Although there are records of Denstone going back to Norman times, it was not until the arrival of Sir Thomas Percival Heywood in 1840 that the village was really established. Prior to this time, Denstone was an agricultural area bounded by the River Churnet and consisting of sparsely populated, scattered hamlets.
The Heywoods were a wealthy banking family from Manchester and Sir Thomas had a wish to become a squire of his own village and Parish. To this end he employed one of the finest architects of the day, George Edmund Street, a leader in the Victorian Gothic Revival, to build Denstone Church.
The Church was completed in 1862, and Sir Thomas then had the original village school built in 1870 and the Church Room in 1890. Both the old school and Church Room are now private dwellings.
Sir Thomas was also instrumental in founding Denstone College which opened in 1873.
The major housing developments in Denstone have taken place in the last fifty years, although some local authority houses were built in the 1930s.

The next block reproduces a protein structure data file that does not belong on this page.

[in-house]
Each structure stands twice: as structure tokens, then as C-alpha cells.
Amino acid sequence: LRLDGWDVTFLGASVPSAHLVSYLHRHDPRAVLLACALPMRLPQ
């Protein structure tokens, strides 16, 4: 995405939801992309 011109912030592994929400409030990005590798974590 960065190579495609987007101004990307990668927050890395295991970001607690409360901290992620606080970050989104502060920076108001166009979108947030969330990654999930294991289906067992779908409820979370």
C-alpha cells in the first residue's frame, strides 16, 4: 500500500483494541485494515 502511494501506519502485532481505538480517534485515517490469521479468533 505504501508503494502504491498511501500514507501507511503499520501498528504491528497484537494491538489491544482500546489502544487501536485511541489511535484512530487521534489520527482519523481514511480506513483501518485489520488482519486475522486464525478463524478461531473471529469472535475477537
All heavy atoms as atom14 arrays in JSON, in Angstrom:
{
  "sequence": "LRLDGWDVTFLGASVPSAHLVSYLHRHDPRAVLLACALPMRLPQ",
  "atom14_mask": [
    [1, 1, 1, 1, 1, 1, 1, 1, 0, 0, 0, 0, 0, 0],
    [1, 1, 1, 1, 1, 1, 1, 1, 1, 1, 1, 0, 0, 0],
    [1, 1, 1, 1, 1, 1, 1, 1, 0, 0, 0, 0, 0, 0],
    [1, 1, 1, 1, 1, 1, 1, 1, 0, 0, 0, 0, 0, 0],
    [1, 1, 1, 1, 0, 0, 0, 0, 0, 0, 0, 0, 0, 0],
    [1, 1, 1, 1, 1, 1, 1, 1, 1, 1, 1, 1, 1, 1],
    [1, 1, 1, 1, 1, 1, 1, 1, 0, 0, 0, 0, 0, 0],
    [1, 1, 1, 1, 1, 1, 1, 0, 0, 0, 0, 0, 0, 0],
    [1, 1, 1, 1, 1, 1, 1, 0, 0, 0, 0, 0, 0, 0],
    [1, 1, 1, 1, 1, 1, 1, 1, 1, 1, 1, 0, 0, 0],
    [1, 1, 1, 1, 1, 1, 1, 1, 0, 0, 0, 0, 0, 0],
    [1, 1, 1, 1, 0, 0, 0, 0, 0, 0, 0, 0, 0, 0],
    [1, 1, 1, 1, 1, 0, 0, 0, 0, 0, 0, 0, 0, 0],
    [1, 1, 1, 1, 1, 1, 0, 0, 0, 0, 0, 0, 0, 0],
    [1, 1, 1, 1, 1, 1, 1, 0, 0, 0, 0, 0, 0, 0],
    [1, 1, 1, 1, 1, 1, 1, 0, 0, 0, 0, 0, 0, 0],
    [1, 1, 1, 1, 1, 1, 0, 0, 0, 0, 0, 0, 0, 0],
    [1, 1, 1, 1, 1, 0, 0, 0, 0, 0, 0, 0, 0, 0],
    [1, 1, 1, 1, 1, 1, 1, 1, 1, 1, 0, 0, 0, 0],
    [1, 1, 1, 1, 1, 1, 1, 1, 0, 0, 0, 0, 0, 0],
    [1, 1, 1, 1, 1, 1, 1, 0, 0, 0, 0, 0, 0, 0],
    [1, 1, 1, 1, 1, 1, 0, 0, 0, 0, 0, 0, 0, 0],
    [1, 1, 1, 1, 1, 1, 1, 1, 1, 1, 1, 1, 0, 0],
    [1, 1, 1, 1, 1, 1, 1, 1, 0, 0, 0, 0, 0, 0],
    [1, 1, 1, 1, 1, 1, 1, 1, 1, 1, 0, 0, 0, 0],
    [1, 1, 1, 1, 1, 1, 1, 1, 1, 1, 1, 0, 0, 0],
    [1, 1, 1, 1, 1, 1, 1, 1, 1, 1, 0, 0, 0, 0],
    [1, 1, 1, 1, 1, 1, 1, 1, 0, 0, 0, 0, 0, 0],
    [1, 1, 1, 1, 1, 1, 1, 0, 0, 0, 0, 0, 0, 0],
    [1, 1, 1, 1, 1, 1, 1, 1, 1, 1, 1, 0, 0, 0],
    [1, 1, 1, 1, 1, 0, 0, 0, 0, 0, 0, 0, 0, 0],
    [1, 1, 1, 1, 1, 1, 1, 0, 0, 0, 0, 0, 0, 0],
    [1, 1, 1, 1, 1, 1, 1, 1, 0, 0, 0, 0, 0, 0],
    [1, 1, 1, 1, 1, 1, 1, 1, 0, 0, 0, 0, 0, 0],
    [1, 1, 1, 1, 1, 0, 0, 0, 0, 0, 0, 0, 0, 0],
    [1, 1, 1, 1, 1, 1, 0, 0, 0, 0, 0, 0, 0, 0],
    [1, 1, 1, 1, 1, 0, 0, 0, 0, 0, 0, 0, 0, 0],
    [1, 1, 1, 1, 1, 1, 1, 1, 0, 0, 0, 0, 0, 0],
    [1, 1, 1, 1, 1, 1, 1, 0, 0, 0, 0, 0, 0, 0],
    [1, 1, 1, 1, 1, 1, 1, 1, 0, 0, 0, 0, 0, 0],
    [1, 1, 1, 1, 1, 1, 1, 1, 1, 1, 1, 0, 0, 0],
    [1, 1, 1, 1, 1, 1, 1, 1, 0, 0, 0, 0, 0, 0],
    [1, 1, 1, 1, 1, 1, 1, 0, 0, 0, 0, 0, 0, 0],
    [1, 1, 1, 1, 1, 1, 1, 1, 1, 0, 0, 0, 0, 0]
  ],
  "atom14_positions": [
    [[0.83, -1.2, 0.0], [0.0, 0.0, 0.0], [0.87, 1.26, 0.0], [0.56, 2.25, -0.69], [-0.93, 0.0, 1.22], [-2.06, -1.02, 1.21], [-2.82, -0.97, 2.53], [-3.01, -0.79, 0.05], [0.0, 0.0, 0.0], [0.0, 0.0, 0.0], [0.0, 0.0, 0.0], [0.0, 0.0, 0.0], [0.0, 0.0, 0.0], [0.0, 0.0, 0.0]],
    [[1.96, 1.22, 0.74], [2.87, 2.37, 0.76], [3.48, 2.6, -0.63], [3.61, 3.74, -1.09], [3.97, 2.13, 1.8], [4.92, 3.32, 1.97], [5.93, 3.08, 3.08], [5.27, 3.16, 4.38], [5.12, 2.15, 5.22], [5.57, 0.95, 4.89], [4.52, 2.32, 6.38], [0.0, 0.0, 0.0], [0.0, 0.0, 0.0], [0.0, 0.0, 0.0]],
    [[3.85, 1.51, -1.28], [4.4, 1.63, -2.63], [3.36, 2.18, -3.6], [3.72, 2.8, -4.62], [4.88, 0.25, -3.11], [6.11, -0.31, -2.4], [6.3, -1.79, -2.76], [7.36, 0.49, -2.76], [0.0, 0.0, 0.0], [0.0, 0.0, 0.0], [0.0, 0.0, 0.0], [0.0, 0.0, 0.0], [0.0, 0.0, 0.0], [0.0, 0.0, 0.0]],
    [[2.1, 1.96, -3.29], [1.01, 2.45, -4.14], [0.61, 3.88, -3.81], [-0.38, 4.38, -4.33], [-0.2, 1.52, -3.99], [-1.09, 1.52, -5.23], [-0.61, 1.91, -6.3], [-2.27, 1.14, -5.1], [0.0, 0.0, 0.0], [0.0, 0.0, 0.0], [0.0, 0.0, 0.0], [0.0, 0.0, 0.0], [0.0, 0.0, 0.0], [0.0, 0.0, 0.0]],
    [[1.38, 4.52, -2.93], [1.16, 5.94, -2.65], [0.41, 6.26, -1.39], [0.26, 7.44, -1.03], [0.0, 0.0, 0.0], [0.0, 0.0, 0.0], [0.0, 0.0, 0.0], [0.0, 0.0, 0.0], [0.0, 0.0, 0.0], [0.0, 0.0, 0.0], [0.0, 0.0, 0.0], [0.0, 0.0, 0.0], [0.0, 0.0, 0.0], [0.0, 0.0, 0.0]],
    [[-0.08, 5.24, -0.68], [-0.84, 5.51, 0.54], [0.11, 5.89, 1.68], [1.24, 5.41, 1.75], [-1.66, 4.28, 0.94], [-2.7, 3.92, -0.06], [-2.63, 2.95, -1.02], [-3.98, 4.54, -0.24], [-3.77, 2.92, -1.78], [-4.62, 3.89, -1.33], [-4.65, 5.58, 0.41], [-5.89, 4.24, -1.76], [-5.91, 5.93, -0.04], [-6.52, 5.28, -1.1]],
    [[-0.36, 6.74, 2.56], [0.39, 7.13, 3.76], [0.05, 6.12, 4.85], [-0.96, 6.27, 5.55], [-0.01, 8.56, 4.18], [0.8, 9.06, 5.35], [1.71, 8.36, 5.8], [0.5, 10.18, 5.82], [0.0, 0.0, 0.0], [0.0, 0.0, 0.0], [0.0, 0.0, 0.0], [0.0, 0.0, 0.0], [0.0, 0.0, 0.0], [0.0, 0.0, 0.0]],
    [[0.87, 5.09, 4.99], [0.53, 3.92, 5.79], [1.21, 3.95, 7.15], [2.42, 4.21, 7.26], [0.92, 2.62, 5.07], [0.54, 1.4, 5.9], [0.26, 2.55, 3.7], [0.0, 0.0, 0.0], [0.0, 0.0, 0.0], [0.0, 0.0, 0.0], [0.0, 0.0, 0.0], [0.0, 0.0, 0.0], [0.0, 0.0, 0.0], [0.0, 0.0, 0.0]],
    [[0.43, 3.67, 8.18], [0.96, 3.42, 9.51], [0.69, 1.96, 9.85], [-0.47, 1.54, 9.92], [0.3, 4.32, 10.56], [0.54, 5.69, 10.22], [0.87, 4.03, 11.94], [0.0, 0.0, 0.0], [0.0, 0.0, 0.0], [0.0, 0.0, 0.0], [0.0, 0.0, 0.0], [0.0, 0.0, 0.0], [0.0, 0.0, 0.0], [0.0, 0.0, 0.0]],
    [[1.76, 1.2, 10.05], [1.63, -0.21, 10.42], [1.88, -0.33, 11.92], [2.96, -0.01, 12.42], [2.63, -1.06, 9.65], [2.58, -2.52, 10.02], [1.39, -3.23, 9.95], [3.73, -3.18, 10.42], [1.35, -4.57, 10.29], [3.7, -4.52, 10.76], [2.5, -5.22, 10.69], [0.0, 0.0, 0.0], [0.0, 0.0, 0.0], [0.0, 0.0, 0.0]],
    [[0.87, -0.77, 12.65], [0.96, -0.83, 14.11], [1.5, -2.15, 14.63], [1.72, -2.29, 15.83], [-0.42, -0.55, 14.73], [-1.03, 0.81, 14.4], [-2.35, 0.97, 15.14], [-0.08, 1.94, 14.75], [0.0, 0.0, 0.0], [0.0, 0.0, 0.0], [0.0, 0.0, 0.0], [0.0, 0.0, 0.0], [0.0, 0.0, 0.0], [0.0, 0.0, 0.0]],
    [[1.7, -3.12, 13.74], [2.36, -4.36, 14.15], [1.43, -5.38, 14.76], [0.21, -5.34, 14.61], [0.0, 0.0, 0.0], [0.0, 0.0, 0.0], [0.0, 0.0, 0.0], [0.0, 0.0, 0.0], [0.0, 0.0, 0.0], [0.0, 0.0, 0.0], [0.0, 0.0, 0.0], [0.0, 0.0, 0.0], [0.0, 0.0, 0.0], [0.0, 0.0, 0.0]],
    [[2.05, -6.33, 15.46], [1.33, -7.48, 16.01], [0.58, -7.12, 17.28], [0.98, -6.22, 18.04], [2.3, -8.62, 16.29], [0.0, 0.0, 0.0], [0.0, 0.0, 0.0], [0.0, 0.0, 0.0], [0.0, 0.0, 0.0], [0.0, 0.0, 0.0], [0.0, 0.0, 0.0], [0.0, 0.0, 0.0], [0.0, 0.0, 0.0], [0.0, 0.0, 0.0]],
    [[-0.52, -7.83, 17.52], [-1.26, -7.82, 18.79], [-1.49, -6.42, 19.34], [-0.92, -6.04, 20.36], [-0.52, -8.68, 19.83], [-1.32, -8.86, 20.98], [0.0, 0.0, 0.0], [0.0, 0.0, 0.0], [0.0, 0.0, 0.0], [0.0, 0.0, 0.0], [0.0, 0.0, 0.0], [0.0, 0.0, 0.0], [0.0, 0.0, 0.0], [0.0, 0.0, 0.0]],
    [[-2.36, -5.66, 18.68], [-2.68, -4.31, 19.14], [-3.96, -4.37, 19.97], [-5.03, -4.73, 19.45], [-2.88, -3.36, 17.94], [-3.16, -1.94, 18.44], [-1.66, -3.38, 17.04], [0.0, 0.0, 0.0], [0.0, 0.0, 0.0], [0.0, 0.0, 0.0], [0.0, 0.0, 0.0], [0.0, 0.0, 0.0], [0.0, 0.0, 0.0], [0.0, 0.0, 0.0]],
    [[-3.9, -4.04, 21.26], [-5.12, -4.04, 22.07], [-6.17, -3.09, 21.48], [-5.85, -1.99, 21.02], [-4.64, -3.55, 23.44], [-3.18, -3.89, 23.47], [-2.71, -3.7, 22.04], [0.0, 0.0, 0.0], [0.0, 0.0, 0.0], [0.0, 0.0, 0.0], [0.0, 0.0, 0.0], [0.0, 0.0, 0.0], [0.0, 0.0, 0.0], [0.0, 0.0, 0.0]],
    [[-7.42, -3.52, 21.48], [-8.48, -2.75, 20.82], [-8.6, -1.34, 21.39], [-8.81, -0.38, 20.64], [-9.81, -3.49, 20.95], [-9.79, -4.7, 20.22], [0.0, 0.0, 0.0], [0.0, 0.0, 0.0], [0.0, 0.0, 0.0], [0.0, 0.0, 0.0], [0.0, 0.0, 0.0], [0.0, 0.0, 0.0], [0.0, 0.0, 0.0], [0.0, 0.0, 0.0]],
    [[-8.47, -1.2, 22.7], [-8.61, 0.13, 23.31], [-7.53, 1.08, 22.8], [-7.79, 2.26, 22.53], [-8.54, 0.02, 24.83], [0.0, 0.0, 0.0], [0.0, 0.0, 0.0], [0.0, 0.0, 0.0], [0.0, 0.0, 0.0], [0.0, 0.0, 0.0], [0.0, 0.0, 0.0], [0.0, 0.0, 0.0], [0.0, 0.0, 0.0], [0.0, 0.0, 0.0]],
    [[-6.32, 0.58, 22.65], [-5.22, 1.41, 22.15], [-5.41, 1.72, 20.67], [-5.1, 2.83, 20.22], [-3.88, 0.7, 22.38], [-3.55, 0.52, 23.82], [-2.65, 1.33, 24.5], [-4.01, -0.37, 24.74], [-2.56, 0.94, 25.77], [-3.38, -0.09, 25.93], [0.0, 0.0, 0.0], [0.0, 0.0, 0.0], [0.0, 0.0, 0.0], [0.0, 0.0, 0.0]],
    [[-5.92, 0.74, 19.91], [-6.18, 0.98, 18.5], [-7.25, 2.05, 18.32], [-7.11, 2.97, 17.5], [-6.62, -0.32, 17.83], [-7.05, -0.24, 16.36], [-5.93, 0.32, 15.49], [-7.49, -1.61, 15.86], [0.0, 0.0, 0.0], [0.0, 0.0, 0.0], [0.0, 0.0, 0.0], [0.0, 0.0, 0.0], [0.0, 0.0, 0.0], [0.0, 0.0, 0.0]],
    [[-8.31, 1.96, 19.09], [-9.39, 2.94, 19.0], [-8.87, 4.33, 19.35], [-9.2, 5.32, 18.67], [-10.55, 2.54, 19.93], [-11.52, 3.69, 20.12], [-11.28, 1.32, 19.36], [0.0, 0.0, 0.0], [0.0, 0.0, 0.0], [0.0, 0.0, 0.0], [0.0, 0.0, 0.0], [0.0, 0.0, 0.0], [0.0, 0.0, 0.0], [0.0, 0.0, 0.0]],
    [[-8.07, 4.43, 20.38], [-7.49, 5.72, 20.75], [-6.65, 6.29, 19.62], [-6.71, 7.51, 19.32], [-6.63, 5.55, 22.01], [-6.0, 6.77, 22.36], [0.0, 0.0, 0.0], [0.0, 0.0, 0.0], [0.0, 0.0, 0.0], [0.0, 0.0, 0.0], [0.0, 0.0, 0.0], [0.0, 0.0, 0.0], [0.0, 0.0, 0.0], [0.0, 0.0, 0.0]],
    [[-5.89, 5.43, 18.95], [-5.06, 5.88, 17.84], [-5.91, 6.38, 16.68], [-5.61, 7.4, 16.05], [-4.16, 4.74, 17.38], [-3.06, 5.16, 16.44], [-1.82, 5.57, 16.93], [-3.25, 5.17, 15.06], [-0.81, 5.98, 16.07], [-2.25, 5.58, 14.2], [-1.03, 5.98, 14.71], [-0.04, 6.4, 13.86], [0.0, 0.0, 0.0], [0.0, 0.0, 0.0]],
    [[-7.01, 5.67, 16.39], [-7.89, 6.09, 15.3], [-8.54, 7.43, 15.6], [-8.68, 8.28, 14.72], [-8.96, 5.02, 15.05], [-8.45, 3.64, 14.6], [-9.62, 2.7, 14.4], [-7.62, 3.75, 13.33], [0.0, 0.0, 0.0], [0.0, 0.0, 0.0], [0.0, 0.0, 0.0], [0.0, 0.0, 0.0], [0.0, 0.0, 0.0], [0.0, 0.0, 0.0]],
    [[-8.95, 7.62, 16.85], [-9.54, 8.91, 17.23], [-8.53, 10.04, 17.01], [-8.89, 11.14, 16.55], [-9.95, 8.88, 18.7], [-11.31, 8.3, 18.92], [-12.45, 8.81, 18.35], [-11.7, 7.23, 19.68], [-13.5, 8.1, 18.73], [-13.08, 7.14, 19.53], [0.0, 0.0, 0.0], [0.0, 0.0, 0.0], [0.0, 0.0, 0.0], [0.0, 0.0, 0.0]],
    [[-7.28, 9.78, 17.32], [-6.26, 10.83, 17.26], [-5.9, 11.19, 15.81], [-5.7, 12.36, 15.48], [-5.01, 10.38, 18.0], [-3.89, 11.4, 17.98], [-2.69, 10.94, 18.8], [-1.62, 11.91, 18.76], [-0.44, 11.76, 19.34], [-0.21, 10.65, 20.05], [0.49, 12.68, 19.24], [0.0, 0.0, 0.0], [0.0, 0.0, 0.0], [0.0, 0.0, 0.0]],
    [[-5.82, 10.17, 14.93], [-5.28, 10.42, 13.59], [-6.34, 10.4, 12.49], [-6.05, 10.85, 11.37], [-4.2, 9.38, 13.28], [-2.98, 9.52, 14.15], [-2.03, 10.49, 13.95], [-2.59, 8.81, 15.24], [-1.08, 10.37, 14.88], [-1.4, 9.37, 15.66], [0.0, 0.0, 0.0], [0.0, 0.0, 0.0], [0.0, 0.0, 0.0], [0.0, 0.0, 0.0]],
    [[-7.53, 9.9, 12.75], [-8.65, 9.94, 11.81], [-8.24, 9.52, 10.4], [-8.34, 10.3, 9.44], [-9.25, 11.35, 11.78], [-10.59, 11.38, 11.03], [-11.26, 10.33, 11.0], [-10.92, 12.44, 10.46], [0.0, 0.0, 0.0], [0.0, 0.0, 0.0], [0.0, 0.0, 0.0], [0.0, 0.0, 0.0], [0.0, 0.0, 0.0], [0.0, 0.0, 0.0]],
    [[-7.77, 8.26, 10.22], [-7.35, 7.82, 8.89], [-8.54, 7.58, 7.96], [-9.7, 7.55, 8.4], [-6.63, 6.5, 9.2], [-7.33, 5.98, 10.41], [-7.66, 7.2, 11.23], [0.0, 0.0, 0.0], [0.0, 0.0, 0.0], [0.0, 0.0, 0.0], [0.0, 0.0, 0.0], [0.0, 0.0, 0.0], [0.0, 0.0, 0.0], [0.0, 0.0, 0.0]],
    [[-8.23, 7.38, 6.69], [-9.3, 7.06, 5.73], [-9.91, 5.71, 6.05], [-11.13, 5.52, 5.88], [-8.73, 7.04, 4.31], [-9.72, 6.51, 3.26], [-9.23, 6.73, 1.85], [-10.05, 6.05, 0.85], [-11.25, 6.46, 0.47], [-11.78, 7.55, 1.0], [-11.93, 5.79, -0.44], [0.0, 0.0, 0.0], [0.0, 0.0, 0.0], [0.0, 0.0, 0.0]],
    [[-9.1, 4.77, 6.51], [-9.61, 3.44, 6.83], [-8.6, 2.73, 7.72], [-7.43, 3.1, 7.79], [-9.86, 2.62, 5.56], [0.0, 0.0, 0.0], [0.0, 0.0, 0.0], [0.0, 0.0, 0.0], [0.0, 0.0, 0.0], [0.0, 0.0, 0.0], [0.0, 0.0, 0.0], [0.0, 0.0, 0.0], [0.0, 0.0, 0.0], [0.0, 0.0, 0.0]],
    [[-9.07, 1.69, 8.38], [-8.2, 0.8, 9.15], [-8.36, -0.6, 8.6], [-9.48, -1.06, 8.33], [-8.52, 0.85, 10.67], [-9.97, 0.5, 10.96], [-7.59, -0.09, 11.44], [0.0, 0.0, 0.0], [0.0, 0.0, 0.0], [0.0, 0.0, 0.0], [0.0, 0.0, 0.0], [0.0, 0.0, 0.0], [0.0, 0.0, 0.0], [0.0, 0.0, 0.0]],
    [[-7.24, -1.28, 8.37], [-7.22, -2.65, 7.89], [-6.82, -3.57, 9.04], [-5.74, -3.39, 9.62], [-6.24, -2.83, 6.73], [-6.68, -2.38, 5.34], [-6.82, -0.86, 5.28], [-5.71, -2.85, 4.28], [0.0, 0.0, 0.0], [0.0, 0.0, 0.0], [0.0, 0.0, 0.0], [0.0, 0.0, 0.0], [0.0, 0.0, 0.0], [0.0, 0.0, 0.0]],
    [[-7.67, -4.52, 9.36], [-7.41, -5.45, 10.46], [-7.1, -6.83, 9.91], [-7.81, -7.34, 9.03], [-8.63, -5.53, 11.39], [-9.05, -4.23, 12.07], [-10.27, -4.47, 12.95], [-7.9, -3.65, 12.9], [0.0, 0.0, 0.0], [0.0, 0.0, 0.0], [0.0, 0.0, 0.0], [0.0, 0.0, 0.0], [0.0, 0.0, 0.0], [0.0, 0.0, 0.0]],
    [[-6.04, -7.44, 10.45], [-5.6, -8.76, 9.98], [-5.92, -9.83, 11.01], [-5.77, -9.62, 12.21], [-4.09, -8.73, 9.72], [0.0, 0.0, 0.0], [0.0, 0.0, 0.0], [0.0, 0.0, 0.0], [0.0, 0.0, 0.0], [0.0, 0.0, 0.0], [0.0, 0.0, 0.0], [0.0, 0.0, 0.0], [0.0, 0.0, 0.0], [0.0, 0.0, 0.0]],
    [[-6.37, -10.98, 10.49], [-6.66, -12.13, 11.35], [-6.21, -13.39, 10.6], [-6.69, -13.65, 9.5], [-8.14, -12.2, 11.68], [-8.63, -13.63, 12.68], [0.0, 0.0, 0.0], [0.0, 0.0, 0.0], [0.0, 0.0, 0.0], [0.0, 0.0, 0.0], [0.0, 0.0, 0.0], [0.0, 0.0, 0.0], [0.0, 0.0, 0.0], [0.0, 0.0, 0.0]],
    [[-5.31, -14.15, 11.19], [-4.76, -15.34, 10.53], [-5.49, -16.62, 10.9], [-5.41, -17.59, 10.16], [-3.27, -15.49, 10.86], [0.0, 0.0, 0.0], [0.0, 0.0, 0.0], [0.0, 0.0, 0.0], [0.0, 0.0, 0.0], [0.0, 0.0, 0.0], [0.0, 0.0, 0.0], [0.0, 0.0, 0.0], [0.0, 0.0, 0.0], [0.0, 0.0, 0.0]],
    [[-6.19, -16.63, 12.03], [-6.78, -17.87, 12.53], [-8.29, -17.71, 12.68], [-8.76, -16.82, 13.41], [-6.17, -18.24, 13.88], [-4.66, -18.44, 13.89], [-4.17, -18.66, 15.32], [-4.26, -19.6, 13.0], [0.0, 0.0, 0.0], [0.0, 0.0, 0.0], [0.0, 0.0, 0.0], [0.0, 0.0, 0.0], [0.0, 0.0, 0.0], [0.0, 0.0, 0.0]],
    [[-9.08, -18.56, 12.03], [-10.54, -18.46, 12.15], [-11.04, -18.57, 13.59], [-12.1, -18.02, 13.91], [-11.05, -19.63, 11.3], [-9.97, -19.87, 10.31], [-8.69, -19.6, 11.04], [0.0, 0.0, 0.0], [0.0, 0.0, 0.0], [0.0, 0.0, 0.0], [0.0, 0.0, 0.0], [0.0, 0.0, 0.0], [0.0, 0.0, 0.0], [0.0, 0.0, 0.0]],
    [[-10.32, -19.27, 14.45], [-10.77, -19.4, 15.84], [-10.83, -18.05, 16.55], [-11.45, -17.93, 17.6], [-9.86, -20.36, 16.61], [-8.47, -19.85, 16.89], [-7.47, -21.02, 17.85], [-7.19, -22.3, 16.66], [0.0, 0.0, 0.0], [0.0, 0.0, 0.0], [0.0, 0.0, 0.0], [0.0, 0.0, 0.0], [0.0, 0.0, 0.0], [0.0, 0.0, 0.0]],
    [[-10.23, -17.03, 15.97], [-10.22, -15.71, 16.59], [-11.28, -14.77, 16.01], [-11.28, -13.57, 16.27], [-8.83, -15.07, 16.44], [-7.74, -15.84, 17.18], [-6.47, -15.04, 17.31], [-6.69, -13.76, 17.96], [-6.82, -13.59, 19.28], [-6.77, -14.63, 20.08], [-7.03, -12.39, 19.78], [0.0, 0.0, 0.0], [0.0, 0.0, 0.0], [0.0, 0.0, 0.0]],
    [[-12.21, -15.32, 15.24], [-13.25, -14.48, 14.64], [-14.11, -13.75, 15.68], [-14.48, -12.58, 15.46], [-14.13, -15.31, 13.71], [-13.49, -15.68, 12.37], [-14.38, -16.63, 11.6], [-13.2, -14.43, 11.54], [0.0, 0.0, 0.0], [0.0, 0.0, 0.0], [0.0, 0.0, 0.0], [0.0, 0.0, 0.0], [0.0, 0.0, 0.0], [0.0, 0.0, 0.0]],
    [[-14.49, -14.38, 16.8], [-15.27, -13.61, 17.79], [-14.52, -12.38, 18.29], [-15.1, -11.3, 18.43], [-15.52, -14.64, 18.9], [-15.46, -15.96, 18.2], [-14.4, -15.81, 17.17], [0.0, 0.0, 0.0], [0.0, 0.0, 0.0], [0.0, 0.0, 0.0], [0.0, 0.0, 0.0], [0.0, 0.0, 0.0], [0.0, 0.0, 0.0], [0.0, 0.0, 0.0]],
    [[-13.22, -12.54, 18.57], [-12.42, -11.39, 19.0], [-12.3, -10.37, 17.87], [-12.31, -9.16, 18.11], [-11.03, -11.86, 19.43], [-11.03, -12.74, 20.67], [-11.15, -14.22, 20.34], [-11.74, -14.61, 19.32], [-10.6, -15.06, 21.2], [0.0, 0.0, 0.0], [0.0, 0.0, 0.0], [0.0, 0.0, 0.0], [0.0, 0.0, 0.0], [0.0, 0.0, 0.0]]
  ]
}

Denstone has been transformed from a small village of about fifty dwellings, firmly based on agriculture, to a thriving community today with 425 dwellings within the village and the hamlets of Stubwood, Quixhill and Prestwood which are part of the Parish.
Denstone is possibly unique in comparison with other rural villages of similar size, in that there are two significant organisations within walking distance of the village centre – i.e. Denstone College, and the main plant and World Headquarters of JCB which started operating on this site in 1950.
Over the years, the College has grown from its origin as a boys-only boarding school and it now caters for over six hundred students, both boys and girls, including both boarding and day pupils. It employs over one hundred and fifty staff – many living in Denstone and surrounding villages.
JCB has also grown, with the actual numbers employed at the Lakeside increasing from twenty in 1950 to over two thousand at times. Many of their employees reside in Denstone. Whilst JCB is not actually in Denstone Parish, it is just outside the Parish boundary, and the lakes with their resident waterbirds are valued as a local amenity.
*The old sepia-coloured photographs above (“The Bridge 1955”, “The Tavern 1955” and “Denstone Village Centre 1955”) can be purchased framed in various sizes from the Francis Frith Collection, by clicking here http://www.francisfrith.com/search/